MY FAIR LADY (1964)

  • Director: George Cukor
  • Writers: Alan Jay Lerner, based on the stage musical by Alan Jay Lerner and Frederick Loewe and on the stage play Pygmalion by George Bernard Shaw
  • Starring: Audrey Hepburn, Rex Harrison, Stanley Holloway, Wilfrid Hyde-White, Gladys Cooper, Jeremy Brett, and Mona Washbourne
  • Accolades: 1998 AFI Top 100 list (#91), 8 Oscars (Best Picture, Best Director – George Cukor, Best Actor – Rex Harrison, Best Adaptation Score, Best Cinematography – Color, Best Art Direction – Color, Best Costumes – Color, Best Sound), 4 additional Oscar nominations (Best Supporting Actor – Stanley Holloway, Best Supporting Actress – Gladys Cooper, Best Adapted Screenplay, Best Film Editing)
  • Where to Watch: Stream with subscription on Netflix, buy or rent on Amazon Video, YouTube, or Apple TV

My Fair Lady is perhaps the most erudite of the big, colorful studio musicals, and feels like it should be 100% my thing. Roger Ebert called it “the greatest and most unlikely of musicals,” which seems to be about the consensus. I’d seen it once before, many years ago, and I remembered liking it. But I don’t know. I couldn’t get past the fact that, first, I found myself pretty much hating both of the lead characters, and, second, how a lot of the songs are basically spoken word poetry more than, you know, songs. I’d also say it, for the most part, lacks the visual panache of many of its counterparts. There are a handful of almost avant garde moments, but there are no big dance numbers or anything, and is very noticeably all on Hollywood sound stages despite being set in what I guess is Edwardian London.  I mean, despite, again, the leads frequently grating on me I enjoyed My Fair Lady. I’m just not sure if I’m on board with those pushing it as the “greatest of musicals.”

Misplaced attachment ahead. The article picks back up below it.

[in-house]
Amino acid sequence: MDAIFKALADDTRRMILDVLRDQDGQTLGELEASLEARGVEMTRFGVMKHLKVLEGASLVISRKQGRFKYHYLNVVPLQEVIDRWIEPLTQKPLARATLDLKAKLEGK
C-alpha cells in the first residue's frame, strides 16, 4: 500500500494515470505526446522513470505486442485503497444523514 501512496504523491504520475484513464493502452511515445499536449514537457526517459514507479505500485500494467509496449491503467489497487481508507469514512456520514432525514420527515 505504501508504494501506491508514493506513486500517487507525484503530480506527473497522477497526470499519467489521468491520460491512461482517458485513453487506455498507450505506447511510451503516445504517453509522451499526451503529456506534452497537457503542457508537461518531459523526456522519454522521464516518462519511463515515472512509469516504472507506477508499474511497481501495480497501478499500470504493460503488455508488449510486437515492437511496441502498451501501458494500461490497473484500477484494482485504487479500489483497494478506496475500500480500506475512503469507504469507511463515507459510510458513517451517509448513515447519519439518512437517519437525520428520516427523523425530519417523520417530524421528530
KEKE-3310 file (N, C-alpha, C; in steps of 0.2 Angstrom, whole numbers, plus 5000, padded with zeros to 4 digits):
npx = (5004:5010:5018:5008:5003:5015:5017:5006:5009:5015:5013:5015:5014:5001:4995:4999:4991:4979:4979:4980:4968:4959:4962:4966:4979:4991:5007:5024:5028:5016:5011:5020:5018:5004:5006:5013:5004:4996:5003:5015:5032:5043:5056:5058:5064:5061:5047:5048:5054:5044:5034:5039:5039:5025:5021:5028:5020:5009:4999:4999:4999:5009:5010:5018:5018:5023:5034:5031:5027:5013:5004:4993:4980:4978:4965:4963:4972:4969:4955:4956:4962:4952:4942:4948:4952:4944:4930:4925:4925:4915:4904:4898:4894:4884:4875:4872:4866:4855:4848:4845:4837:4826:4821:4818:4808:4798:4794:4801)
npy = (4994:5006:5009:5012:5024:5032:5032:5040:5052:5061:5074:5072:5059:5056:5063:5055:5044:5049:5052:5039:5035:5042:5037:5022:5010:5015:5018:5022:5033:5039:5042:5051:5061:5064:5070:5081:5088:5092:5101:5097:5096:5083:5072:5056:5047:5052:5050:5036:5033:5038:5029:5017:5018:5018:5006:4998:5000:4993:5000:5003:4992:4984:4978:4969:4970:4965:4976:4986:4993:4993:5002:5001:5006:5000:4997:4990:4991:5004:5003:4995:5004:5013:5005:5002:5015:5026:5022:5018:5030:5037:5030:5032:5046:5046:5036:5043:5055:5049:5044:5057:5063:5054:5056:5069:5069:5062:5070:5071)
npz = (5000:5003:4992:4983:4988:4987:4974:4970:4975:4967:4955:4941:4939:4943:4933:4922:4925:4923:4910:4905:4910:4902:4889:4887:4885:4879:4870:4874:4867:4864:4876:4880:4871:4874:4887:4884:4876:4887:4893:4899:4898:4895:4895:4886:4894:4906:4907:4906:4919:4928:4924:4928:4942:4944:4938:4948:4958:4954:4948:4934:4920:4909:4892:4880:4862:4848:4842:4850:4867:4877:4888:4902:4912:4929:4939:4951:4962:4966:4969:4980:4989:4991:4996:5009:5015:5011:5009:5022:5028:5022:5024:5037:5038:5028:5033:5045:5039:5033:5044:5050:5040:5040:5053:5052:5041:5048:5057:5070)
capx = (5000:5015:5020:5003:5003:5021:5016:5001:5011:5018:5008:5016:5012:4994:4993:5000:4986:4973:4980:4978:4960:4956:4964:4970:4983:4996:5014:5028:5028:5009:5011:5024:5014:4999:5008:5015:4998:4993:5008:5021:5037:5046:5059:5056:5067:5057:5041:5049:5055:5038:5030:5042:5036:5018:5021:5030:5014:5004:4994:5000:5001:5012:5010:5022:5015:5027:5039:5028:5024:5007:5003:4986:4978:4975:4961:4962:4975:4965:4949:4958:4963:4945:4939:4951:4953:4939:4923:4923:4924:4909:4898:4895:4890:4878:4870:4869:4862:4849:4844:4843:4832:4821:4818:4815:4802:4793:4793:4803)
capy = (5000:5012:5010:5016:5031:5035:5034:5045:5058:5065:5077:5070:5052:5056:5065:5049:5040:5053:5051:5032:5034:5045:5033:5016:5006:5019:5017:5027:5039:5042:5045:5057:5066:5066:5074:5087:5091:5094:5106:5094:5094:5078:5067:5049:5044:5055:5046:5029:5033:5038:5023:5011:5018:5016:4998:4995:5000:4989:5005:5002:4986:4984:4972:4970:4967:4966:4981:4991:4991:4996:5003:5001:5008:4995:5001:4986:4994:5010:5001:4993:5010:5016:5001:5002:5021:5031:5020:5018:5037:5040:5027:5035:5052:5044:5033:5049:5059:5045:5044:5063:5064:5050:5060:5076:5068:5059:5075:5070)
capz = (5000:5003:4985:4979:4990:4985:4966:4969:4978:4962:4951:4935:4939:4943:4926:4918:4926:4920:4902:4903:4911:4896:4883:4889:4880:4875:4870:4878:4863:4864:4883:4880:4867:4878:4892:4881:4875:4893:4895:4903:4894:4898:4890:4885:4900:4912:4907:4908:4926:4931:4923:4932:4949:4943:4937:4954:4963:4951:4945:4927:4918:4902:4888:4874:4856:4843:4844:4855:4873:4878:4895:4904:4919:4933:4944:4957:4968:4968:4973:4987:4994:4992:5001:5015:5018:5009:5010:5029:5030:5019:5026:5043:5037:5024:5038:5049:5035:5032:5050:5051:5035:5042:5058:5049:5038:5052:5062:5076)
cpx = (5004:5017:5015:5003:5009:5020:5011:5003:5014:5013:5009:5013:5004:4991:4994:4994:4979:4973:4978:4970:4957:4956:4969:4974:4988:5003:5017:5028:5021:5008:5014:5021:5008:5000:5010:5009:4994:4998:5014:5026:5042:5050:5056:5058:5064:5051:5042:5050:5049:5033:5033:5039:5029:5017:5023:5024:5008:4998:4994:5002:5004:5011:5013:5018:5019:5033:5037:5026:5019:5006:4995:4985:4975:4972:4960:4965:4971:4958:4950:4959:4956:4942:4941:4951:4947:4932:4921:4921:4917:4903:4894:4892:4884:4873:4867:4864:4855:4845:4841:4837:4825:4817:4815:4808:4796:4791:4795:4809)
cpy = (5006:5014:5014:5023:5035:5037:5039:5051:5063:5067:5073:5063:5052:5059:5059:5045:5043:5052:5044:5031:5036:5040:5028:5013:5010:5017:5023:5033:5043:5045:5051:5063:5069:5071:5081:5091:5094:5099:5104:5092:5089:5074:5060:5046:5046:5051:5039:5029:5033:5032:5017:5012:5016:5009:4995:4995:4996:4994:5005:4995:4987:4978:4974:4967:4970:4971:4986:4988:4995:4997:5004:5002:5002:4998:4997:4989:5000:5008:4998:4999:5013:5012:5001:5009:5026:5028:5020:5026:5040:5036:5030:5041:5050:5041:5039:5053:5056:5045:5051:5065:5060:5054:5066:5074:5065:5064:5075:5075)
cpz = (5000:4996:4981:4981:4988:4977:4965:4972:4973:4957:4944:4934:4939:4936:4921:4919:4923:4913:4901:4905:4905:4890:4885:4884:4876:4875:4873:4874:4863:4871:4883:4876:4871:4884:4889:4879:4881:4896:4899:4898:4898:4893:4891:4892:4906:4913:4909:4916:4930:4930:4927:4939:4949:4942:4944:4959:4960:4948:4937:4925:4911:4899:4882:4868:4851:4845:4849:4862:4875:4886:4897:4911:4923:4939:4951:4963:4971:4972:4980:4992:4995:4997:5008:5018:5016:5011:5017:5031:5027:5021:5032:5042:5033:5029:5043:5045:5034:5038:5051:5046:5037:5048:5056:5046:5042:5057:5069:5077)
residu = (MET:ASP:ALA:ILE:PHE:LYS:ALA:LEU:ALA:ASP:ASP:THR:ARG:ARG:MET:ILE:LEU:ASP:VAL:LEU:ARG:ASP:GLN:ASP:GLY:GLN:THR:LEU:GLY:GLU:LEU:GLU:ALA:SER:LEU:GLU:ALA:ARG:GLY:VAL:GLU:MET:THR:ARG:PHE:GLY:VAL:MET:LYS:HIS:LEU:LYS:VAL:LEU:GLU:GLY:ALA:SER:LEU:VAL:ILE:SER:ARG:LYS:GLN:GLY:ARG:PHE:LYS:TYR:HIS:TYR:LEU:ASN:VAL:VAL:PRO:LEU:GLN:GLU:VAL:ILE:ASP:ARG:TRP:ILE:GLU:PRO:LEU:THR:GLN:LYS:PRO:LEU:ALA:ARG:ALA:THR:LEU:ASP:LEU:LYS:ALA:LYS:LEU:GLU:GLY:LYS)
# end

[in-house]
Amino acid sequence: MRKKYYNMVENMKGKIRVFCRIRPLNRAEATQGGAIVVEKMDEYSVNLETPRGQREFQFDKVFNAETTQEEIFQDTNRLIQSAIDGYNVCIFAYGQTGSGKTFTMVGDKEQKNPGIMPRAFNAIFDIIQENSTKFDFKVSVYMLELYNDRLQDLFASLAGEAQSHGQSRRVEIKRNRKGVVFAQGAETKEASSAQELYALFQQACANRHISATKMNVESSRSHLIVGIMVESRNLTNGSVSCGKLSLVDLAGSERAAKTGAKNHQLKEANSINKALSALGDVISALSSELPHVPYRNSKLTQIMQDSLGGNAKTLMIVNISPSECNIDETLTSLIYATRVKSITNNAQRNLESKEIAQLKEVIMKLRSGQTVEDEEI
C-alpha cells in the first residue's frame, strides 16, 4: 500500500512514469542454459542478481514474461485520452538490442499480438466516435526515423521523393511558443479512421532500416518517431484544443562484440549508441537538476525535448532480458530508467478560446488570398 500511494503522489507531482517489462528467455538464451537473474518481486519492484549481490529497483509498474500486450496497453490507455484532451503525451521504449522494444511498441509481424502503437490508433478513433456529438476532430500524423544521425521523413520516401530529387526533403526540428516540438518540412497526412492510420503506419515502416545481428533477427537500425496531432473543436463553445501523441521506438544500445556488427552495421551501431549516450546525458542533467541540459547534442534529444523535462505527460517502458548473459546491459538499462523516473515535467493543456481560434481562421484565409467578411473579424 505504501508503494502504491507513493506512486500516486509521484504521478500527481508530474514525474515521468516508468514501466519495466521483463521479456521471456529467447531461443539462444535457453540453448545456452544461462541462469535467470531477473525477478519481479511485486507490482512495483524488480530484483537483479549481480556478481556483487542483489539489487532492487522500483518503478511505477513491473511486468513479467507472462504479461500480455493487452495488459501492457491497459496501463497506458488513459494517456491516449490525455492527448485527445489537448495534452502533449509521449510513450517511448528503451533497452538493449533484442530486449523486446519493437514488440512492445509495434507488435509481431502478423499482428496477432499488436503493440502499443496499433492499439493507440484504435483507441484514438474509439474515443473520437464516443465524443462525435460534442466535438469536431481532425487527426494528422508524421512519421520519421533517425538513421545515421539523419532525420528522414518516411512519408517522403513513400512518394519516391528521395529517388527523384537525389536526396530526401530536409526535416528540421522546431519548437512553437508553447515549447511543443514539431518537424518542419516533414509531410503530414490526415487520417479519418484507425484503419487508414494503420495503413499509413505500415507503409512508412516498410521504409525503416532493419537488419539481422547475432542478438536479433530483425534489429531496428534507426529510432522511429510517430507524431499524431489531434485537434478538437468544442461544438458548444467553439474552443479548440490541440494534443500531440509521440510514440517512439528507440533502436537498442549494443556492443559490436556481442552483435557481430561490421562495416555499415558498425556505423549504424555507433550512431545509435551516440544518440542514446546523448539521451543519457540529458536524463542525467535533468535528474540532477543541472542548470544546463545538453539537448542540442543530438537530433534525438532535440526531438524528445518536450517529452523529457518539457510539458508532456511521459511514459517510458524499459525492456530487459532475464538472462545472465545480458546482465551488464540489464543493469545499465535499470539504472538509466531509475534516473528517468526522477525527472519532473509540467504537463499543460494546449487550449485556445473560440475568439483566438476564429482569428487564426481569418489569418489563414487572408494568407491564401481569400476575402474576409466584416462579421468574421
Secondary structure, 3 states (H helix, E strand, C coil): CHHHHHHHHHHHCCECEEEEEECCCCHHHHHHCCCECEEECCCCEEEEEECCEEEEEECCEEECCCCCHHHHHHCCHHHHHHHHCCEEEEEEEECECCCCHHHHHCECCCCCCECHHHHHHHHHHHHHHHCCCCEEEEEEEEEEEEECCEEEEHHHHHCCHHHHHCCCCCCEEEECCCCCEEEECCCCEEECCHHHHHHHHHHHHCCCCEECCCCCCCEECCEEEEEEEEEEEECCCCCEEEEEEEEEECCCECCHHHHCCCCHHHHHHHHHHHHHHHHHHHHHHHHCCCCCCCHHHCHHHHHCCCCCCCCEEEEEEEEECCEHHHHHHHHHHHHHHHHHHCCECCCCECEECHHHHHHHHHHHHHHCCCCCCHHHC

The Broadway smash of its day, My Fair Lady was brought over to film basically wholesale directly from Broadway. Most of the original Broadway cast was even used in the movie, including Rex Harrison as the male lead, Professor Henry Higgins. The main, somewhat infamous exception was the replacement of Julie Andrews, who originated the role of Eliza Doolittle, with Audrey Hepburn, at the insistence of MGM. Hepburn was one of the biggest stars in the world, and Andrews had never been in a movie before. Originally, Hepburn sang all her songs, but after actually hearing her the studio was unconvinced, and ended up dubbing most of Hepburn’s singing with the great Marni Nixon.